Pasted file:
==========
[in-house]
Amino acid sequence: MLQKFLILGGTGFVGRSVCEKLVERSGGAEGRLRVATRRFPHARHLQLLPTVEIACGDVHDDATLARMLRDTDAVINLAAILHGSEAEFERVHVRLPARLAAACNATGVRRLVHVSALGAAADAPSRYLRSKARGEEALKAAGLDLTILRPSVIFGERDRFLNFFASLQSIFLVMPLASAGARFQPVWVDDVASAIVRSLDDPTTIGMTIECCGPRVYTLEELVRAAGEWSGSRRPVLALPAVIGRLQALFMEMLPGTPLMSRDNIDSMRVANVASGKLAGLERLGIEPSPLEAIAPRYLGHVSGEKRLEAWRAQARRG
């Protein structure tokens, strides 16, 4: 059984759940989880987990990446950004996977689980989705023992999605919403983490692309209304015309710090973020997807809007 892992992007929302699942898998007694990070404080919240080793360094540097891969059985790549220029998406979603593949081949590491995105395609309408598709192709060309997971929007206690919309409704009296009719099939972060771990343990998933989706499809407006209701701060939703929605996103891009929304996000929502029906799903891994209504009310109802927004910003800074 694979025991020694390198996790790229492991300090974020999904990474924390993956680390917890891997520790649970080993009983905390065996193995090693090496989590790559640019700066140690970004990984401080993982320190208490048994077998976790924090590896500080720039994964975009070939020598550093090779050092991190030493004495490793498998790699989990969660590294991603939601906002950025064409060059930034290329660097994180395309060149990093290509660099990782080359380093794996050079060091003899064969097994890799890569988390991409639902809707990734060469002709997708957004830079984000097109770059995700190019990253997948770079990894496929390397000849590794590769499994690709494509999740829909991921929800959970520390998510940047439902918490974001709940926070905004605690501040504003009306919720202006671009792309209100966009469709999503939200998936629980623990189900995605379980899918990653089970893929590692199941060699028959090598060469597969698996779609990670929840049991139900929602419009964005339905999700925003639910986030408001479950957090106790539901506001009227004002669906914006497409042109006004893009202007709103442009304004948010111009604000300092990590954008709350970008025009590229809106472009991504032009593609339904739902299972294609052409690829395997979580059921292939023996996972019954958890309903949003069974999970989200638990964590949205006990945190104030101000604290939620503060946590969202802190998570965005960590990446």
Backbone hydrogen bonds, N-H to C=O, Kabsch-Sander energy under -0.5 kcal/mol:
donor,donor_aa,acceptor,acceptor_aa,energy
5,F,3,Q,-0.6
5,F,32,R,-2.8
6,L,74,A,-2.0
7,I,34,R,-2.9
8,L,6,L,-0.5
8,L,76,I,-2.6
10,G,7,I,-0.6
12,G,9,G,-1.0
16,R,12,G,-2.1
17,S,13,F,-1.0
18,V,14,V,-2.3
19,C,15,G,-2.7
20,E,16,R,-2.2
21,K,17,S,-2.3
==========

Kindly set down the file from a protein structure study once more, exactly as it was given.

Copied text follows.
[in-house]
Amino acid sequence: MLQKFLILGGTGFVGRSVCEKLVERSGGAEGRLRVATRRFPHARHLQLLPTVEIACGDVHDDATLARMLRDTDAVINLAAILHGSEAEFERVHVRLPARLAAACNATGVRRLVHVSALGAAADAPSRYLRSKARGEEALKAAGLDLTILRPSVIFGERDRFLNFFASLQSIFLVMPLASAGARFQPVWVDDVASAIVRSLDDPTTIGMTIECCGPRVYTLEELVRAAGEWSGSRRPVLALPAVIGRLQALFMEMLPGTPLMSRDNIDSMRVANVASGKLAGLERLGIEPSPLEAIAPRYLGHVSGEKRLEAWRAQARRG
């Protein structure tokens, strides 16, 4: 059984759940989880987990990446950004996977689980989705023992999605919403983490692309209304015309710090973020997807809007 892992992007929302699942898998007694990070404080919240080793360094540097891969059985790549220029998406979603593949081949590491995105395609309408598709192709060309997971929007206690919309409704009296009719099939972060771990343990998933989706499809407006209701701060939703929605996103891009929304996000929502029906799903891994209504009310109802927004910003800074 694979025991020694390198996790790229492991300090974020999904990474924390993956680390917890891997520790649970080993009983905390065996193995090693090496989590790559640019700066140690970004990984401080993982320190208490048994077998976790924090590896500080720039994964975009070939020598550093090779050092991190030493004495490793498998790699989990969660590294991603939601906002950025064409060059930034290329660097994180395309060149990093290509660099990782080359380093794996050079060091003899064969097994890799890569988390991409639902809707990734060469002709997708957004830079984000097109770059995700190019990253997948770079990894496929390397000849590794590769499994690709494509999740829909991921929800959970520390998510940047439902918490974001709940926070905004605690501040504003009306919720202006671009792309209100966009469709999503939200998936629980623990189900995605379980899918990653089970893929590692199941060699028959090598060469597969698996779609990670929840049991139900929602419009964005339905999700925003639910986030408001479950957090106790539901506001009227004002669906914006497409042109006004893009202007709103442009304004948010111009604000300092990590954008709350970008025009590229809106472009991504032009593609339904739902299972294609052409690829395997979580059921292939023996996972019954958890309903949003069974999970989200638990964590949205006990945190104030101000604290939620503060946590969202802190998570965005960590990446």
Backbone hydrogen bonds, N-H to C=O, Kabsch-Sander energy under -0.5 kcal/mol:
donor,donor_aa,acceptor,acceptor_aa,energy
5,F,3,Q,-0.6
5,F,32,R,-2.8
6,L,74,A,-2.0
7,I,34,R,-2.9
8,L,6,L,-0.5
8,L,76,I,-2.6
10,G,7,I,-0.6
12,G,9,G,-1.0
16,R,12,G,-2.1
17,S,13,F,-1.0
18,V,14,V,-2.3
19,C,15,G,-2.7
20,E,16,R,-2.2
21,K,17,S,-2.3